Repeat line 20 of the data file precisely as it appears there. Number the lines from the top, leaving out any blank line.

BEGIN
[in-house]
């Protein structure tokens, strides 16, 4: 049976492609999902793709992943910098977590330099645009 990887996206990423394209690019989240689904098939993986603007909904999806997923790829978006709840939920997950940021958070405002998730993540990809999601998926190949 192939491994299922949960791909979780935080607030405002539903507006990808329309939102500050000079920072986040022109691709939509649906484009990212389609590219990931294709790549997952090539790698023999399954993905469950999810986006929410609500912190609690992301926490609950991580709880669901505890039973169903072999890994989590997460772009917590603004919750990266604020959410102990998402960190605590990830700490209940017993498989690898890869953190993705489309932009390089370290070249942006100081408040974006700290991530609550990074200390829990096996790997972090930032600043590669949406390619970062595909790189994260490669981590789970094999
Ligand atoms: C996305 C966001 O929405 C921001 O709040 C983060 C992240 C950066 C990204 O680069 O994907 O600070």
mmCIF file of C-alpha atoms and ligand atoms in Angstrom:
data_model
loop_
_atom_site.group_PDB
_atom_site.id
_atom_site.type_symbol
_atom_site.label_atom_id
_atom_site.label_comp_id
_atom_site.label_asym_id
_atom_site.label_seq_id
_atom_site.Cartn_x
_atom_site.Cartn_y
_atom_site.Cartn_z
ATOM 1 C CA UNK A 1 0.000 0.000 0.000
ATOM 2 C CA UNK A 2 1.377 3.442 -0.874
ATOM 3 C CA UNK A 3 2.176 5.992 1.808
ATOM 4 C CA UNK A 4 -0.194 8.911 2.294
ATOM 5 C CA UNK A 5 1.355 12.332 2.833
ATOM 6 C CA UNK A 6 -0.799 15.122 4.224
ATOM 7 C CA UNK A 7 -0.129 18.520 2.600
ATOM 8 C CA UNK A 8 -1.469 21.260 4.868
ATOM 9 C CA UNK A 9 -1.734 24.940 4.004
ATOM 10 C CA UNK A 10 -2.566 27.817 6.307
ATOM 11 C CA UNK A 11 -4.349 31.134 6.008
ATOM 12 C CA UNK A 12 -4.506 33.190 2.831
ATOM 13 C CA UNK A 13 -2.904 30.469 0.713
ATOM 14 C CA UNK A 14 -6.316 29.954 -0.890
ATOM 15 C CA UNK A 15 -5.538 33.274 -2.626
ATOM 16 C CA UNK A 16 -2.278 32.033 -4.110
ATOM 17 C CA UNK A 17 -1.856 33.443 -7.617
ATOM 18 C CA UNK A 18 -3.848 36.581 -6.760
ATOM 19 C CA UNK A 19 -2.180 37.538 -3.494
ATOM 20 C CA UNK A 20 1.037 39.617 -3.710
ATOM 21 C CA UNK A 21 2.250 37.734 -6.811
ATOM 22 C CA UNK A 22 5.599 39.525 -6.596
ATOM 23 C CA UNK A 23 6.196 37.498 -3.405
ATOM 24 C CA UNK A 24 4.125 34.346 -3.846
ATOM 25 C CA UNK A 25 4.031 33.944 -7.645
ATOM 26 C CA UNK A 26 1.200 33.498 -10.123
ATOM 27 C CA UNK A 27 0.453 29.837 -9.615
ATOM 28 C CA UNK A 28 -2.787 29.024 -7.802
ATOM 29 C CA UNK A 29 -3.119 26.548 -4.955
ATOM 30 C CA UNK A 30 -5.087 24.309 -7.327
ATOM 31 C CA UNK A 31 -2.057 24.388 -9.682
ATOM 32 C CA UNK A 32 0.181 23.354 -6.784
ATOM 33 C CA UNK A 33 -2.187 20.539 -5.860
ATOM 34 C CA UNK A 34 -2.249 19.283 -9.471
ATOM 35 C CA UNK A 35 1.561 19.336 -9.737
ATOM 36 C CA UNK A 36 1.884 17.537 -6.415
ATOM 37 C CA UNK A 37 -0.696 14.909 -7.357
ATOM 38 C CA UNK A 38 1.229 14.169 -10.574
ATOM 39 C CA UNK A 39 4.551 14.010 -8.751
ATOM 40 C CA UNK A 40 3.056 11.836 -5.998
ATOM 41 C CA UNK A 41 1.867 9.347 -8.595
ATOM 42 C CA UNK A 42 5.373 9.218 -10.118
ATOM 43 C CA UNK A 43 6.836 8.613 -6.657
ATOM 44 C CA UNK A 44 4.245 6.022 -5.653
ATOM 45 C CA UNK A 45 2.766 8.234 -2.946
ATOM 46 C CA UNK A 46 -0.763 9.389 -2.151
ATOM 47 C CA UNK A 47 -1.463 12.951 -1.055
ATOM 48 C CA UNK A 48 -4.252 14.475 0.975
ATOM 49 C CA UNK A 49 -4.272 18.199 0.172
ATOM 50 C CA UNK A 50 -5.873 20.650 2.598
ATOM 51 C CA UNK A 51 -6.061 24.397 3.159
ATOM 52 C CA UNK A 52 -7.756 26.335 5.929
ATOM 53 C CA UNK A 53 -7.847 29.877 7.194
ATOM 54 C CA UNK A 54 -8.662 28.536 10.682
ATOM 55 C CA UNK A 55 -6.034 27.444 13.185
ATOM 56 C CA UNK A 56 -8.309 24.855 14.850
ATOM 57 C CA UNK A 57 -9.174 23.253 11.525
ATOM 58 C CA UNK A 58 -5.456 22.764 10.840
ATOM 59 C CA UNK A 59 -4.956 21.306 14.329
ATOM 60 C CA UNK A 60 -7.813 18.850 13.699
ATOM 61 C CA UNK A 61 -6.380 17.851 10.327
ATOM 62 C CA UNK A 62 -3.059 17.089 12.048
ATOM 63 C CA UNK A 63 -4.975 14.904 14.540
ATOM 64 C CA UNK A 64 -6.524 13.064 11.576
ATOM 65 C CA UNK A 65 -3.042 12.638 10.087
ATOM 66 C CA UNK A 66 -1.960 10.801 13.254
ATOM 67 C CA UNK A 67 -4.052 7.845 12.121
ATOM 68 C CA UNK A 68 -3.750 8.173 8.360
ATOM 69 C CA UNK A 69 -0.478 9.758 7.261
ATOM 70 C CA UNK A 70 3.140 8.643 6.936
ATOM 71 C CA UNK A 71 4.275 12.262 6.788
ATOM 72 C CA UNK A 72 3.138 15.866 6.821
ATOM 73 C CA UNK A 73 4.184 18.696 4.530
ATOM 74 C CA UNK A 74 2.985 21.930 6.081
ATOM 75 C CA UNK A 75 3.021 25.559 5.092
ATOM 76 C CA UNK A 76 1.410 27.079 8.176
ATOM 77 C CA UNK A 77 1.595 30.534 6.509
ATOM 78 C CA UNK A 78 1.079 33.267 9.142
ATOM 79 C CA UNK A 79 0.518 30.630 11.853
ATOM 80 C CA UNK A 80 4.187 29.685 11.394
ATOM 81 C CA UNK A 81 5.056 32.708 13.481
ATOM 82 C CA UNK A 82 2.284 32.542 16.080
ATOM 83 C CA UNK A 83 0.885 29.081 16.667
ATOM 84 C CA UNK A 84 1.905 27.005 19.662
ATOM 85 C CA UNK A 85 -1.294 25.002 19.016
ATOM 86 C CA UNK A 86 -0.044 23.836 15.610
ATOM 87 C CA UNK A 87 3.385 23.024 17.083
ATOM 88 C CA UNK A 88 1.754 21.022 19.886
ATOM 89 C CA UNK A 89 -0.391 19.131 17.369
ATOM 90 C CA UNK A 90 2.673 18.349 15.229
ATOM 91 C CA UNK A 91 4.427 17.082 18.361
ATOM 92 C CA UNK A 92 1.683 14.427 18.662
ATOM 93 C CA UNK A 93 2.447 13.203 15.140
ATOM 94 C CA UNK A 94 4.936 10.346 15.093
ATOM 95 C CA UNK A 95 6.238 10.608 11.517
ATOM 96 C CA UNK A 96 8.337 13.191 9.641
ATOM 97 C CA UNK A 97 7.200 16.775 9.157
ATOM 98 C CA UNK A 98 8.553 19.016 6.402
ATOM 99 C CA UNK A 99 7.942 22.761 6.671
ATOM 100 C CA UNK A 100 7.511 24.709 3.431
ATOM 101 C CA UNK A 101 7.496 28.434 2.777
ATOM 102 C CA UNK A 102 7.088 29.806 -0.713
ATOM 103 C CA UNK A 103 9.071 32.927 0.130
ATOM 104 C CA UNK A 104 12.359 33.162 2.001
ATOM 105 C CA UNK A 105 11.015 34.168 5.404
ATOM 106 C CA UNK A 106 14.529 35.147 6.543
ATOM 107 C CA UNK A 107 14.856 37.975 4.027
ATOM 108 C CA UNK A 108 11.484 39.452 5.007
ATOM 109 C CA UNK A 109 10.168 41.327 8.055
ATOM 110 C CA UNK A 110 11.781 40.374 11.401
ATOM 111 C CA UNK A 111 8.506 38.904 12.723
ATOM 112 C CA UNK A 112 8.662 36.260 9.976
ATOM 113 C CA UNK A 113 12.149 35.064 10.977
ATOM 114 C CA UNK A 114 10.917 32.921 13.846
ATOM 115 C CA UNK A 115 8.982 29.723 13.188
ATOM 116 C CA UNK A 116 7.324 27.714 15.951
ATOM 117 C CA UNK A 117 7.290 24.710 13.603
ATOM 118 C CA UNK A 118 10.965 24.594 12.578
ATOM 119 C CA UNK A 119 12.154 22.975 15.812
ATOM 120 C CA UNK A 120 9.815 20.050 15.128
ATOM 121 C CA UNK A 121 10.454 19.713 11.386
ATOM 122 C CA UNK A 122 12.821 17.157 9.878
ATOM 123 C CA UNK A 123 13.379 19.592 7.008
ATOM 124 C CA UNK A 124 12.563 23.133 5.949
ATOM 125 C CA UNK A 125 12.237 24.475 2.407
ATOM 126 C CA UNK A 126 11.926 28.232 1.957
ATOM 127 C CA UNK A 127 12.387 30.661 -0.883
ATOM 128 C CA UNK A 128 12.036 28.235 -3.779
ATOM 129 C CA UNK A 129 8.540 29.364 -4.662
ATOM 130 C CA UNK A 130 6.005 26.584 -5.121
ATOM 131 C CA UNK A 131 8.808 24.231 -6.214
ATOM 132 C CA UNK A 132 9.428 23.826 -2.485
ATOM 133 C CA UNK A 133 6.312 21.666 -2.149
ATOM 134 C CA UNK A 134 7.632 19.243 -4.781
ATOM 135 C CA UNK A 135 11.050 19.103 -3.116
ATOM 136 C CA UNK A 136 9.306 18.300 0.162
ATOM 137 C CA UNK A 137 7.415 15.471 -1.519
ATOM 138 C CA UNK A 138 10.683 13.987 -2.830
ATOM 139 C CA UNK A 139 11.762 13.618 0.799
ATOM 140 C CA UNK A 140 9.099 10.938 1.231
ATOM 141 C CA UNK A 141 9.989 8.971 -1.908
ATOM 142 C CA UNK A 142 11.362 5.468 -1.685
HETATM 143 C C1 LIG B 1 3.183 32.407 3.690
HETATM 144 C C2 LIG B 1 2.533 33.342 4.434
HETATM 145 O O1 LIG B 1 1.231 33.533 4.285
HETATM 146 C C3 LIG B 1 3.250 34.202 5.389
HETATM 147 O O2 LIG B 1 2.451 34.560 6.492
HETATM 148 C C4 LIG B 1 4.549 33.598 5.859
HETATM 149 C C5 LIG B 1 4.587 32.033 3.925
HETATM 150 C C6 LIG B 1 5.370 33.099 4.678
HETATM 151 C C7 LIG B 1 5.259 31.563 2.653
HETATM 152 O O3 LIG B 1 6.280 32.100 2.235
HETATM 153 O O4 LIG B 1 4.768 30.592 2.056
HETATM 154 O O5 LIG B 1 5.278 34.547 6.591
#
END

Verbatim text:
ATOM 4 C CA UNK A 4 -0.194 8.911 2.294